Saturday, February 15, 2014

146.4 - Keystone XL and the jobs lie

Keystone XL and the jobs lie

I've got an Update about the Keystone XL pipeline. Actually, I should call it a follow-up rather than an Update, but what the heck.

Very quick reminder: The Keystone XL pipeline would move tar sands oil - the dirtiest, most polluting way to get oil there is - from a huge pit in Alberta, Canada, across the prairies of the US, to refineries in Texas, after which it will sold on the international market.

I talked last week about the State Department report on the pipeline and how supporters were trying to spin it into something virtually requiring quick approval despite the report's obvious shortcomings. The biggest shortcoming being how it tries to avoid the whole question of the major and if you will majorly bad effect of expanding tar sands production on global climate change even as it admits the pipeline will promote that expansion. The effect on the climate, the report admitted, would be like putting the exhaust from an additional 6 million cars into the atmosphere.

It also develops that the report's contention that the pipeline will have little impact on greenhouse gas emissions because the sludge would just be transported another way is a view not shared by Canadian government and industry officials. Even Ross Girling, CEO of TransCanada, the company pushing the pipeline, said that developing tar sands will be set back "for decades" if new pipelines are not available "immediately."

But what I wanted to mention here is another part of the report which has gotten less attention than it deserves: jobs.

All along, supporters have been claiming the project will create untold tens of thousands of jobs. And all along, their predictions have proved to be grossly inflated. For example, in 2012, TransCanada was claiming that the project would "create 20,000 construction and manufacturing jobs in the US" as well as "118,000 spin-off jobs" - nearly 140,000 jobs in total. A year later, those 20,000 construction jobs had shrunk to 9,000.

So what does the State Department report say? It claims that during construction, the project will "support" - remember that word, it's important - will "support" a total of 42,100 total jobs, "direct, indirect, and imputed." Sounds impressive until you get into the details: "Direct" means jobs actually involved in building the pipeline. There will only be about 3900 such jobs, the report concludes. "Indirect" means jobs at companies supplying materials and equipment needed for the construction project. "Imputed" refers to jobs - again - "supported" by the money those workers will spend: A pipeline worker goes into town and has dinner at a restaurant or buys a new pair of boots, the jobs of that waitperson or sales person is an "imputed" job.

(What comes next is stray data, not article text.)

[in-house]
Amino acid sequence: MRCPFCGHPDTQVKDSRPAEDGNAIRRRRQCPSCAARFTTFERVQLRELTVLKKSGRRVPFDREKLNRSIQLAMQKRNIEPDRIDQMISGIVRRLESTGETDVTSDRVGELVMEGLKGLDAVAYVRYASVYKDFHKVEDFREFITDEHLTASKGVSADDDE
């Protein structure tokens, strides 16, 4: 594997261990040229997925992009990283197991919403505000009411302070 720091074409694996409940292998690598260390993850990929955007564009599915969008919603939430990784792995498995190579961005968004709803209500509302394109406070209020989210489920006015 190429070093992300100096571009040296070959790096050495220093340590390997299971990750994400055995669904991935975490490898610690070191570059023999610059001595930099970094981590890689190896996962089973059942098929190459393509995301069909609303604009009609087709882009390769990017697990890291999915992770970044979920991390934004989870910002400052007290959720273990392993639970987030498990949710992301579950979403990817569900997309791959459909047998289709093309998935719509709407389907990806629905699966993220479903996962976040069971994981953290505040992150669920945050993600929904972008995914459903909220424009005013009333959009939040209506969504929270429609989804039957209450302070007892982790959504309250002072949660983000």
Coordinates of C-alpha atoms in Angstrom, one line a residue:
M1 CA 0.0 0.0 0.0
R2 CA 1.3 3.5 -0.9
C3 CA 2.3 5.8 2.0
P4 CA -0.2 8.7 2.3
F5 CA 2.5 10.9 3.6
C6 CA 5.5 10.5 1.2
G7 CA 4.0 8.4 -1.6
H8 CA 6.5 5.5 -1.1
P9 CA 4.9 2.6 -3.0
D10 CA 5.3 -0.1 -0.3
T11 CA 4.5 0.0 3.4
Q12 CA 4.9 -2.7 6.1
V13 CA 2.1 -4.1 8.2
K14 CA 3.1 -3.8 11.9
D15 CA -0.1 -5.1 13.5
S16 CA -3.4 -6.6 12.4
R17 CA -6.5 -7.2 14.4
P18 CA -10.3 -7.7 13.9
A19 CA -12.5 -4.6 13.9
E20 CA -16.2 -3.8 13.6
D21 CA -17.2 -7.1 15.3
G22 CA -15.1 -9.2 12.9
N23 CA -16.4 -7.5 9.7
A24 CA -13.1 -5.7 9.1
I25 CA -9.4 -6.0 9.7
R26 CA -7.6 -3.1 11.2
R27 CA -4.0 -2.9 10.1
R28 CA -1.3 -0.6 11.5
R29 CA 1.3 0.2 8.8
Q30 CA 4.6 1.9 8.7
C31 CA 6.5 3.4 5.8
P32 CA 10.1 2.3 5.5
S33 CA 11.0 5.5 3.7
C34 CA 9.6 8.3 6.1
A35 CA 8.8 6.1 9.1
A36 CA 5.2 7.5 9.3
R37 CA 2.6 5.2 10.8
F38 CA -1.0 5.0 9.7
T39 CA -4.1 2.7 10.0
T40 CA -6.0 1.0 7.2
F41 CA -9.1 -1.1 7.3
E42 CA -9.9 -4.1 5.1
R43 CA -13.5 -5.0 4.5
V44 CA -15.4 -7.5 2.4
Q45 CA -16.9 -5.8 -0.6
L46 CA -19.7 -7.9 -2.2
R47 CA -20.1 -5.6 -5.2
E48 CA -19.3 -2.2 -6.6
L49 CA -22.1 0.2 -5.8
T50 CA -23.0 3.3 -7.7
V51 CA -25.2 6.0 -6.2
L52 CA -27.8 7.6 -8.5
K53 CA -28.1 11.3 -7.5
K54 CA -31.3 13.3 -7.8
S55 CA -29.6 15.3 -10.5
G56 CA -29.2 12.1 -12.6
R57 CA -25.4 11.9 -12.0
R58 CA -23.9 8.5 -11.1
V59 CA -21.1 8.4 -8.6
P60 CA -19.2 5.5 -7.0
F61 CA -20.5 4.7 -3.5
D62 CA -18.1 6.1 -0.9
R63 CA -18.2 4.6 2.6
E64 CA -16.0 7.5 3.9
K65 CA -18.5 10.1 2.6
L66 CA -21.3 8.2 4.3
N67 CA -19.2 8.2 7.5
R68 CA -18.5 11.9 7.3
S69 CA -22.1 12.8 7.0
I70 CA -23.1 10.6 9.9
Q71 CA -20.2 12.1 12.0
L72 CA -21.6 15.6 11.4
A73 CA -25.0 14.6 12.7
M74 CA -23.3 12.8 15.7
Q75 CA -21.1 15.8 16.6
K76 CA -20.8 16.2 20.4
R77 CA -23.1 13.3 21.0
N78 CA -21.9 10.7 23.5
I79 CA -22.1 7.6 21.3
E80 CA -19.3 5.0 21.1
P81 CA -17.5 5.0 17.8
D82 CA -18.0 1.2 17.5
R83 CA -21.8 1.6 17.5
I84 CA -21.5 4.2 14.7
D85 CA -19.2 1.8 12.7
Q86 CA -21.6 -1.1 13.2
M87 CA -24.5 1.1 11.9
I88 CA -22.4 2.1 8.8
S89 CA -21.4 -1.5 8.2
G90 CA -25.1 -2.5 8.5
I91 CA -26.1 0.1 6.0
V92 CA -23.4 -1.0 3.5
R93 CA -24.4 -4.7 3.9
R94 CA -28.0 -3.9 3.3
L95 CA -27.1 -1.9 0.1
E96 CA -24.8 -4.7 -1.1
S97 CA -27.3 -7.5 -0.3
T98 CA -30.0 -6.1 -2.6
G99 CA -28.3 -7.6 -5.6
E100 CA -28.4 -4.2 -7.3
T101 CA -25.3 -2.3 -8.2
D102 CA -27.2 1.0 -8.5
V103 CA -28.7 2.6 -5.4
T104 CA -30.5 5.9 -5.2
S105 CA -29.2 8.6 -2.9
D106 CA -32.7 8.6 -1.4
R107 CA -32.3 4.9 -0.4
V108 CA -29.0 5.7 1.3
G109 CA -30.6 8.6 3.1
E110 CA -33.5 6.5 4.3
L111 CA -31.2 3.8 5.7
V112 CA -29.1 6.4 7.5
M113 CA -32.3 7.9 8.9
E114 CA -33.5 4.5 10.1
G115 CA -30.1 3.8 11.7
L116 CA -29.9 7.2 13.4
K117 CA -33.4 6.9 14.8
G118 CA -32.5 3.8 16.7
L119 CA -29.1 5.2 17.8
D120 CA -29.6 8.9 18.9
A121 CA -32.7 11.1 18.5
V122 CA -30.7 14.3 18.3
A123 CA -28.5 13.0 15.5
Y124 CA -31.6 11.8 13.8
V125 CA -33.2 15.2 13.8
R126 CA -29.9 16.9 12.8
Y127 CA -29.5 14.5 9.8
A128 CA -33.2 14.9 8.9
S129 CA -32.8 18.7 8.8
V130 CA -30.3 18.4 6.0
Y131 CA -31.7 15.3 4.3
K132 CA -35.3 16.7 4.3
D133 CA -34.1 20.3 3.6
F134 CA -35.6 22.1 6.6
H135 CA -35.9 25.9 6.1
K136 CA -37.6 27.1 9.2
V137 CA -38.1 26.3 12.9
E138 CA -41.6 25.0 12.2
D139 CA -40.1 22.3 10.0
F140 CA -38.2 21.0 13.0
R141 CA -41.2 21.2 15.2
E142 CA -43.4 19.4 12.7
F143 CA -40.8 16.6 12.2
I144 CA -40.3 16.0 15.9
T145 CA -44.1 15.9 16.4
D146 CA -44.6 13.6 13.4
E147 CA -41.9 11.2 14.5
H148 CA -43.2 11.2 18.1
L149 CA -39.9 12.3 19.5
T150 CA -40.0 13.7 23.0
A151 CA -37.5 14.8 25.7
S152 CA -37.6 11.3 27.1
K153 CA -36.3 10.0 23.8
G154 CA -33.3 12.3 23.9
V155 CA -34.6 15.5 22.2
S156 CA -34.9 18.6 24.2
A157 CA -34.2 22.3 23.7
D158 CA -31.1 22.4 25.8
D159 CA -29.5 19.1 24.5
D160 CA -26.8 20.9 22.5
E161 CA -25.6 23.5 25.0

What's more, after saying this, not there but on the next page, the report gets around to defining what it means by a "job," which, it turns out, is "one position that is filled for one year." Since the project is estimated to take two years, that means they're not talking about 42,000 jobs but 21,000 jobs, only 1950 of which will be in constructing the pipeline - little more than a fifth of what TransCanada claimed and less than a tenth of their original claim.

But then get this: The report even qualifies that by saying that the term "support" includes jobs that are already filled but that would be directed to support of the pipeline project. So this ever-shrinking number is not even additional jobs but includes people who are already working.

And to cap the climax, which is a great old expression, I love that expression, to cap the climax, after the thing is built, after all those jobs vanish, during its operations, how many jobs would the pipeline require in the US, according to the State Department? Fifty. Yes, 50: 35 permanent workers and 15 temporary contractors.

Interestingly, when it's talking about the 42,000 "supported" jobs, it talks about the economic stimulus involved, about all the money being pumped through the economy. But when it talks about the 50 jobs, it reassuringly says such a small number will have "eligible impacts on population, housing, and public services in the proposed Project area." That is, in each case it focuses on what looks better for the project.

Opponents haven't given up. On the day the State Dept. report came out, a call also went out for vigils to express opposition to the pipeline. Three days later, thousands of people turned out for over 250 vigils that covered all 50 states. Some vigils had just a few people; others had several hundred or over a thousand. And there are already plans being laid for both court challenges and large-scale civil disobedience should Obama approve the project.

No matter how much those who Teddy Roosevelt called "the malefactors of great wealth," those "curses to the country" who "sacrifice everything to getting wealth" - everything here including the future of the planet - those people who want us to just give up and go away, the fact is we are not about to do so.


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